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Reckless Driving

Alexandria reckless driving Defense Lawyers

Defending Reckless Driving Charges in Northern Virginia

Our lawyers regularly defend reckless driving charges in all Northern Virginia jurisdictions as well as reckless charges that occur on the George Washington Parkway in the United States District Court for the Eastern District of Virginia.

In Virginia, reckless driving is a Class 1 misdemeanor.  Va. Code §46.2-868(A).  In the United States District Court for the Eastern District of Virginia, reckless driving charges that occur on the George Washington Parkway are federal petty offenses

In addition to a potential jail sentence and fine, in Virginia state courts, reckless driving may also be punished by a license suspension of up to six months. See Va. Code §46.2-392 and §46.2-393.

The basic reckless driving statute states: 

Irrespective of the maximum speeds permitted by law, any person who drives a vehicle on any highway recklessly or at a speed or in a manner so as to endanger the life, limb, or property of any person shall be guilty of reckless driving. Va. Code §46.2-852.

Reckless driving has been defined as “a disregard by the driver of a motor vehicle for the consequences of his act and an indifference to the safety of life, limb or property.” Powers v. Commonwealth, 211 Va. 386, ___, 177 S.E.2d 628, 630 (1970). Upon a person being charged with reckless driving, where the culpability of the driver is “slight”, the court may find a defendant guilty of the traffic infraction of improper driving and impose a fine of not more than $500. See: Va. Code §46.2-869.  Furthermore, a prosecutor can agree to reduce a reckless driving charge to improper driving as part of plea negotiations.

Reckless Driving By Speed

The most common reckless driving offense is reckless driving by speed.  Virginia Code §46.2-862 states that “[a] person shall be guilty of reckless driving who drives a motor vehicle on the highways in the Commonwealth (i) at a speed of twenty miles per hour or more in excess of the applicable maximum speed limit or (ii) in excess of eighty miles per hour regardless of the applicable maximum speed limit.”

Some general district court judges will reduce a reckless by speed charge to a speeding infraction (see Va. Code §46.2-870) if the speed not too high, and if the defendant has a good driving record. This is practice varies amongst judges in different Northern Virginia jurisdictions.

In many Northern Virginia jurisdictions, prosecutors will reduce reckless driving charges to speeding infractions if the speed is not too high and if the defendant has mitigating evidence in their favor.  This type of mitigating evidence can be completion of a traffic school, completion of community service, or a calibration showing that the vehicle’s speedometer was inaccurate.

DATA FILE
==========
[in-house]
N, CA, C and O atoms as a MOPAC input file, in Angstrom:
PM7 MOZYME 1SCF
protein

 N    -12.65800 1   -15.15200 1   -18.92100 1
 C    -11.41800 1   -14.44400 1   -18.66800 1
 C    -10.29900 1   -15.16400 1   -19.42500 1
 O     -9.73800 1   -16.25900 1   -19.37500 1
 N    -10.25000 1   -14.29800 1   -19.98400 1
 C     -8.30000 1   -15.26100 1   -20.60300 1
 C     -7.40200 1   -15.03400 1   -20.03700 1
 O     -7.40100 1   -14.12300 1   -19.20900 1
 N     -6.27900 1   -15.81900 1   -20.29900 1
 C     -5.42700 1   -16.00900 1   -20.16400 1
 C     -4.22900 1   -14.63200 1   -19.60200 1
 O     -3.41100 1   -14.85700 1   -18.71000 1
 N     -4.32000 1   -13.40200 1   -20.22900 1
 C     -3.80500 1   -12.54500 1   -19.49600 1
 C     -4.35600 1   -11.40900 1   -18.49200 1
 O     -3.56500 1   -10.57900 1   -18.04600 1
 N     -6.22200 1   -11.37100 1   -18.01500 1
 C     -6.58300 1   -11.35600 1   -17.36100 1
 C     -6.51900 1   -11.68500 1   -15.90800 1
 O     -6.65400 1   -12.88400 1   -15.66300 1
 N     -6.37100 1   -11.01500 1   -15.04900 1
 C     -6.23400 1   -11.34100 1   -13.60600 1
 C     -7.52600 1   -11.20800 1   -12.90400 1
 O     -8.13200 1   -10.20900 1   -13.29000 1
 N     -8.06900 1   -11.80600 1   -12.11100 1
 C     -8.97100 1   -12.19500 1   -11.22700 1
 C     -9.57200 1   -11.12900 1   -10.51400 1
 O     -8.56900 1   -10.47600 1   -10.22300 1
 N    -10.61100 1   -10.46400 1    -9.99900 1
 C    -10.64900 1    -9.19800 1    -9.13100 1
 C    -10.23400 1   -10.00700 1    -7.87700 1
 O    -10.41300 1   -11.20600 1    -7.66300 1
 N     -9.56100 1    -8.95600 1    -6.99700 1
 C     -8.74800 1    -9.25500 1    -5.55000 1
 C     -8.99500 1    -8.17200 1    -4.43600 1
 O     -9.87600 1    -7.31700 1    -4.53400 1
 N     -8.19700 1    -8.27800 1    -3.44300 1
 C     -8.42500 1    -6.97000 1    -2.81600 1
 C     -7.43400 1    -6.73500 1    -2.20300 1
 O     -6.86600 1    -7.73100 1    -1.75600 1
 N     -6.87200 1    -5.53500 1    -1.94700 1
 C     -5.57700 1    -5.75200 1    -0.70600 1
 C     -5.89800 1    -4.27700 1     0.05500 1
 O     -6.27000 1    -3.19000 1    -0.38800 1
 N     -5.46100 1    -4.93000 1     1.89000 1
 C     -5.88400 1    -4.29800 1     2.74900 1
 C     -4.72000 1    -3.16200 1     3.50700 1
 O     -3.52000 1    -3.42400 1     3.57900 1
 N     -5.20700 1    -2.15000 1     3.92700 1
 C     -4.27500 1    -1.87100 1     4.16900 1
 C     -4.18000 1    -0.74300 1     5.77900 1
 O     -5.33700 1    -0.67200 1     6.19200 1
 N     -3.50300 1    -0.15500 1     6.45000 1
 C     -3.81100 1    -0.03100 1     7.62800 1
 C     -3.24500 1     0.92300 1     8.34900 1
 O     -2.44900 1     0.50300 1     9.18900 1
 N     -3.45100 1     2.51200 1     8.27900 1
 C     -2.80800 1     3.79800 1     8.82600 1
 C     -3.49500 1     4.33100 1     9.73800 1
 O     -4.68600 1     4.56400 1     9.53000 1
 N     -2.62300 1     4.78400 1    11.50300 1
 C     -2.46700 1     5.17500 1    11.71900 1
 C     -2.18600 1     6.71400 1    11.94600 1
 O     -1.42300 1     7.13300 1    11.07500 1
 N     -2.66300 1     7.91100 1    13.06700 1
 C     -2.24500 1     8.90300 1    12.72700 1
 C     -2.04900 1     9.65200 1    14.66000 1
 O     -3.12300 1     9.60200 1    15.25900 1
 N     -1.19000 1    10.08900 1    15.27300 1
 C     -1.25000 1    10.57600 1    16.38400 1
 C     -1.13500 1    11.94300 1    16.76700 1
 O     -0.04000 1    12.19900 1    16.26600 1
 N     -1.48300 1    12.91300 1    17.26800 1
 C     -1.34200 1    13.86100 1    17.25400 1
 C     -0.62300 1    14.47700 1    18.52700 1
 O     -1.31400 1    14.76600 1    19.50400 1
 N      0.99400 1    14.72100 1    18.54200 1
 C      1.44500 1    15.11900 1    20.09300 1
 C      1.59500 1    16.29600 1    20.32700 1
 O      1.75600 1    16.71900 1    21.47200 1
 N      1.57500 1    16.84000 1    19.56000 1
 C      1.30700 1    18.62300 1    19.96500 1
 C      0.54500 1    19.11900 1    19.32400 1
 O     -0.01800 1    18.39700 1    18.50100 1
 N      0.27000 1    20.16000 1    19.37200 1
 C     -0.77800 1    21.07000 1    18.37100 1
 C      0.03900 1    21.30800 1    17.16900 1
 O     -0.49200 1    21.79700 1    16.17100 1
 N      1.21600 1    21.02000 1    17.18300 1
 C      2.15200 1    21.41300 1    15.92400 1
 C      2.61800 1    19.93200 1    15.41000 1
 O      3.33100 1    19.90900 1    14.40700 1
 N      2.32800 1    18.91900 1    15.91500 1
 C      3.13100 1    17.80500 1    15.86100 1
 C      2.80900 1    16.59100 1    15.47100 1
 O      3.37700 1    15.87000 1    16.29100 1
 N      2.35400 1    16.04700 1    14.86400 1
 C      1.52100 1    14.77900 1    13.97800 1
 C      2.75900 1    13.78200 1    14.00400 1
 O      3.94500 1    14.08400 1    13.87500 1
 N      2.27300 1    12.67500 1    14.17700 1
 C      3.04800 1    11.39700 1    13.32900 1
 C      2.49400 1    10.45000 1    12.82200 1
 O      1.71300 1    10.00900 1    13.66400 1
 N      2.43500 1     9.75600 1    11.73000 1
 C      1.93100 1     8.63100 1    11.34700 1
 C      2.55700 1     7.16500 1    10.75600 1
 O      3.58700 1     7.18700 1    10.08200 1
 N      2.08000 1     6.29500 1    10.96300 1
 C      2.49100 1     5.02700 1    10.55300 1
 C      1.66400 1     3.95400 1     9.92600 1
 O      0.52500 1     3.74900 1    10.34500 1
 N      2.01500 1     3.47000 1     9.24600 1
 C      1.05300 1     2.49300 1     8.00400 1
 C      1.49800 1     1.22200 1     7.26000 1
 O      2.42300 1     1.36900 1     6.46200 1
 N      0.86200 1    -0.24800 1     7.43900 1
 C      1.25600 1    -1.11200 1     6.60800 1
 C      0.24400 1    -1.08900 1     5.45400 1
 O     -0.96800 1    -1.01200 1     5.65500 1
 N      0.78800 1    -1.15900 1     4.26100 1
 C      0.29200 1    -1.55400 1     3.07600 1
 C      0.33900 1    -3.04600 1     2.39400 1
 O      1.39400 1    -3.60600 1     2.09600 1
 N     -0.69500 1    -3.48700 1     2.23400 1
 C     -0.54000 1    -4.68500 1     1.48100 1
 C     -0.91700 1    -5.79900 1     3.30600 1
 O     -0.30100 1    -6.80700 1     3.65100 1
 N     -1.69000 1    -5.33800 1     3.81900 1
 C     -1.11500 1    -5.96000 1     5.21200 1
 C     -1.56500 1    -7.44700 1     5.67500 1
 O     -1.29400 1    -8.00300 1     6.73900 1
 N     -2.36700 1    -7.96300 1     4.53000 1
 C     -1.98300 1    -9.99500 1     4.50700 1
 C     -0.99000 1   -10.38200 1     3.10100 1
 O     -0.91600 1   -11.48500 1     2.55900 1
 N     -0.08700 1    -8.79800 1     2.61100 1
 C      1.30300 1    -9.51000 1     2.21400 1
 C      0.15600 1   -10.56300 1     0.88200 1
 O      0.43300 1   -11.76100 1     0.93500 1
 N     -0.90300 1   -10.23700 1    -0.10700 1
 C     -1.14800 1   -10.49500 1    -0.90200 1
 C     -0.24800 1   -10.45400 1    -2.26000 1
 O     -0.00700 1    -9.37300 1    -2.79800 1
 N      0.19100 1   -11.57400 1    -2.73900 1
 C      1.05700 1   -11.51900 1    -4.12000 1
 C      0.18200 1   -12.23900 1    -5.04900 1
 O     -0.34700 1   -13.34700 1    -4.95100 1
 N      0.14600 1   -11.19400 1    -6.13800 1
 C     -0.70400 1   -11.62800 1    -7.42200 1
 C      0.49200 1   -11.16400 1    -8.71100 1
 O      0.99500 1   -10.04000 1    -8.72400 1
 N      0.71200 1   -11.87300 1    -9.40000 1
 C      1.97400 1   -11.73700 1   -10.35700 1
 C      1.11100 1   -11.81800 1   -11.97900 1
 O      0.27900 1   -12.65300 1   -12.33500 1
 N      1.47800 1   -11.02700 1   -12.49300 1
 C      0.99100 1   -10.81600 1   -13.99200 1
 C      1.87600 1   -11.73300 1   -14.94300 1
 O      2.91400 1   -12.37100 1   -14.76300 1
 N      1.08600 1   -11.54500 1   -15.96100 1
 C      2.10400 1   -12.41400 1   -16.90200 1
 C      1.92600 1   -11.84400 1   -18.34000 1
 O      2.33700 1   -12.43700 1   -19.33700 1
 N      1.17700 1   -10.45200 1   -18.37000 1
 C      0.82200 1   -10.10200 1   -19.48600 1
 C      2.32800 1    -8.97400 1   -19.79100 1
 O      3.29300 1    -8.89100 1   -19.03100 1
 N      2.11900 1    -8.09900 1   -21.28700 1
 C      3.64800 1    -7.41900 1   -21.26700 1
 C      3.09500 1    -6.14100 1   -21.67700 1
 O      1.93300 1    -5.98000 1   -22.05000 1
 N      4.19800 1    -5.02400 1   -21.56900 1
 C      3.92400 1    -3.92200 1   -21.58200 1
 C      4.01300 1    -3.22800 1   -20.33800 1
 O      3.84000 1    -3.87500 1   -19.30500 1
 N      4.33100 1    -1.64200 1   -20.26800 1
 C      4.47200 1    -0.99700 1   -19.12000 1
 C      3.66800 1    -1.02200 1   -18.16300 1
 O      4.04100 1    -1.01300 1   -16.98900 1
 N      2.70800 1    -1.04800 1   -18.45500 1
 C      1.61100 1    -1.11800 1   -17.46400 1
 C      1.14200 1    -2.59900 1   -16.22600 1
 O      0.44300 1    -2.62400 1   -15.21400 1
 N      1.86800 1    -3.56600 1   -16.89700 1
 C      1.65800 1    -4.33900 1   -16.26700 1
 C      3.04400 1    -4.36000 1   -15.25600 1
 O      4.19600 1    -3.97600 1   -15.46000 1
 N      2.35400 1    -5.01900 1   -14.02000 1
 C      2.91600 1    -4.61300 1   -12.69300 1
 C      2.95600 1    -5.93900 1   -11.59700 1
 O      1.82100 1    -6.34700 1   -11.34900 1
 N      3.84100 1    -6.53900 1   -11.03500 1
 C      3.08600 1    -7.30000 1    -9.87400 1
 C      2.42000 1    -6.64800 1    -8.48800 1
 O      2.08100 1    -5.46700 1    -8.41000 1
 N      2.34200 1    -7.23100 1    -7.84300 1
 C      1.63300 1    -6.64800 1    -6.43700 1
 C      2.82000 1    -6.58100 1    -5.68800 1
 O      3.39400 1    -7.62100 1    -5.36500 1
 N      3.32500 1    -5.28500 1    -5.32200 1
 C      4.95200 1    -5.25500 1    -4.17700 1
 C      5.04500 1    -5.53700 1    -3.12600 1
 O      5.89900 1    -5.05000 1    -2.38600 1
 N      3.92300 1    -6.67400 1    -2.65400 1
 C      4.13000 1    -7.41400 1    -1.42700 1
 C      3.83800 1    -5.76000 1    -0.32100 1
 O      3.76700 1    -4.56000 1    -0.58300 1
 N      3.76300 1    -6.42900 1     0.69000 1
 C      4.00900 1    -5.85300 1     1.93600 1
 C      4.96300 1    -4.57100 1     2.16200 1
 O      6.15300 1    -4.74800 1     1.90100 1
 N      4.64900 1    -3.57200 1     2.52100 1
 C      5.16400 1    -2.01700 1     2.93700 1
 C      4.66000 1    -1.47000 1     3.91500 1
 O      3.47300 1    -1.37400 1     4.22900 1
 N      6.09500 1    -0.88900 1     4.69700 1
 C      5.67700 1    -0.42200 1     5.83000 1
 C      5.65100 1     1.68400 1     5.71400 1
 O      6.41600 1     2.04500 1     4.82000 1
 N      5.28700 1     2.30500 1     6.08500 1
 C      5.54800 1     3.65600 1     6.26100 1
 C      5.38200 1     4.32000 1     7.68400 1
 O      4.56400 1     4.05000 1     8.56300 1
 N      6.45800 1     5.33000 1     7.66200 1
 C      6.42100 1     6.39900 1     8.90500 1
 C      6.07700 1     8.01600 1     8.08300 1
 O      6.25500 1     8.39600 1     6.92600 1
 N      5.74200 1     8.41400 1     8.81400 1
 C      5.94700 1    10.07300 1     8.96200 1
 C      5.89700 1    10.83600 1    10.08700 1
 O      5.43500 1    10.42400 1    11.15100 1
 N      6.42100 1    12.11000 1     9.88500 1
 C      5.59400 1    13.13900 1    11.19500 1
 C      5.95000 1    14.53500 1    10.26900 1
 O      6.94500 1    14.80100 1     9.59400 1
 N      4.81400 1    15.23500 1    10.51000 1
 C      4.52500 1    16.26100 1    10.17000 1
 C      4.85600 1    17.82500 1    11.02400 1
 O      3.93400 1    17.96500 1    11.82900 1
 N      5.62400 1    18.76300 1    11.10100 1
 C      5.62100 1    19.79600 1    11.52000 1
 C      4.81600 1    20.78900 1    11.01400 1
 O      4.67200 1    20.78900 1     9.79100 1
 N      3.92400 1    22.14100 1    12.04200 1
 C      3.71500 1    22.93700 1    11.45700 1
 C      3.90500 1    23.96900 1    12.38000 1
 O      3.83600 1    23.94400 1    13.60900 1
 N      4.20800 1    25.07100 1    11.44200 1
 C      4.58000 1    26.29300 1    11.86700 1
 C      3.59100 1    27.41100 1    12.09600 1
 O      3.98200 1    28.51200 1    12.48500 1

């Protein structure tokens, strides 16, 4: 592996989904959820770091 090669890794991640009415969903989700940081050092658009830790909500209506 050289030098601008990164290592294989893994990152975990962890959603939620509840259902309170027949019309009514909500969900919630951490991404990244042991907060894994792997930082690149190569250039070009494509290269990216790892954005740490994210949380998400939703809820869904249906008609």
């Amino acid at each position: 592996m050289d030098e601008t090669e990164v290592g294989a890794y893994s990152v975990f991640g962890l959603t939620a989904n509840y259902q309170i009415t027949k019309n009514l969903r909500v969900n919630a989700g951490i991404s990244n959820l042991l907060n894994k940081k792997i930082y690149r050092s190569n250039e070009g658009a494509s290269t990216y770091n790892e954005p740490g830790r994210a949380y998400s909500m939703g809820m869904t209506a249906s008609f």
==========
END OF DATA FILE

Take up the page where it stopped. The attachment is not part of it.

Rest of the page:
If the speed is in excess of 90 mph, some Northern Virginia prosecutors will seek a jail sentence and license suspension. Some judges will impose those penalties if you are found guilty at trial.  Mitigating evidence such as traffic school, community service, and a speedometer calibration can be used to avoid jail or a license suspension when the speed is above 90 mph.

Other Reckless Driving Offenses

Virginia Code §§46.2-853 to 864, define a number of other traffic offenses as reckless driving including passing a school bus, faulty breaks, two vehicles in the same lane (i.e. motorcycles), and driving too fast for conditions. To speak with our of our traffic attorneys, contact us at (703) 468-8557.

“Powers Case” – Accident Does Not Give Rise to Inference of Reckless Driving

Officers sometimes charge a defendant with reckless driving after the defendant’s involvement in an accident.  However, if an accident occurs, and there is no explanation offered for the accident (no defendant admissions or independent witness testimony) the driver should in general not be convicted of reckless driving.  Some courts view this situation as a “Powers Case,” requiring acquittal.

As stated in Powers v. Commonwealth, “[t]he mere happening of an accident does not give rise to an inference of reckless driving.”211 Va. 386 (1970).  In Powers, the defendant was involved in a serious one car accident.  No one saw the accident and no statements of the defendant were offered.  A state trooper conducted an accident reconstruction.  He testified the:

“Defendant’s automobile left impressions on the road for a distance of over 840 feet before it veered off the east side of the highway, struck and ‘debarked’ two trees which were 20 feet apart, and finally came to rest in a ditch on the west side of the highway. The motor was wrenched from the car, and it was found 36 feet from where the car had come to rest. The car traveled out of control a distance of over 900 feet.”

It was further reported the accident occurred at night, the speed limit was 55 mph, and the highway level, dry, black-top, with a slight curve, with no defects in the roadway and no traffic controls. The night was dark and clear.

The Virginia Supreme Court found the evidence failed to exclude every reasonable hypothesis of innocence and reversed the reckless driving conviction finding of the trial court.  The Court commented there was no way from the evidence to determine the accident’s cause—it could have been a stuck accelerator, sudden illness of the driver, a steering problem.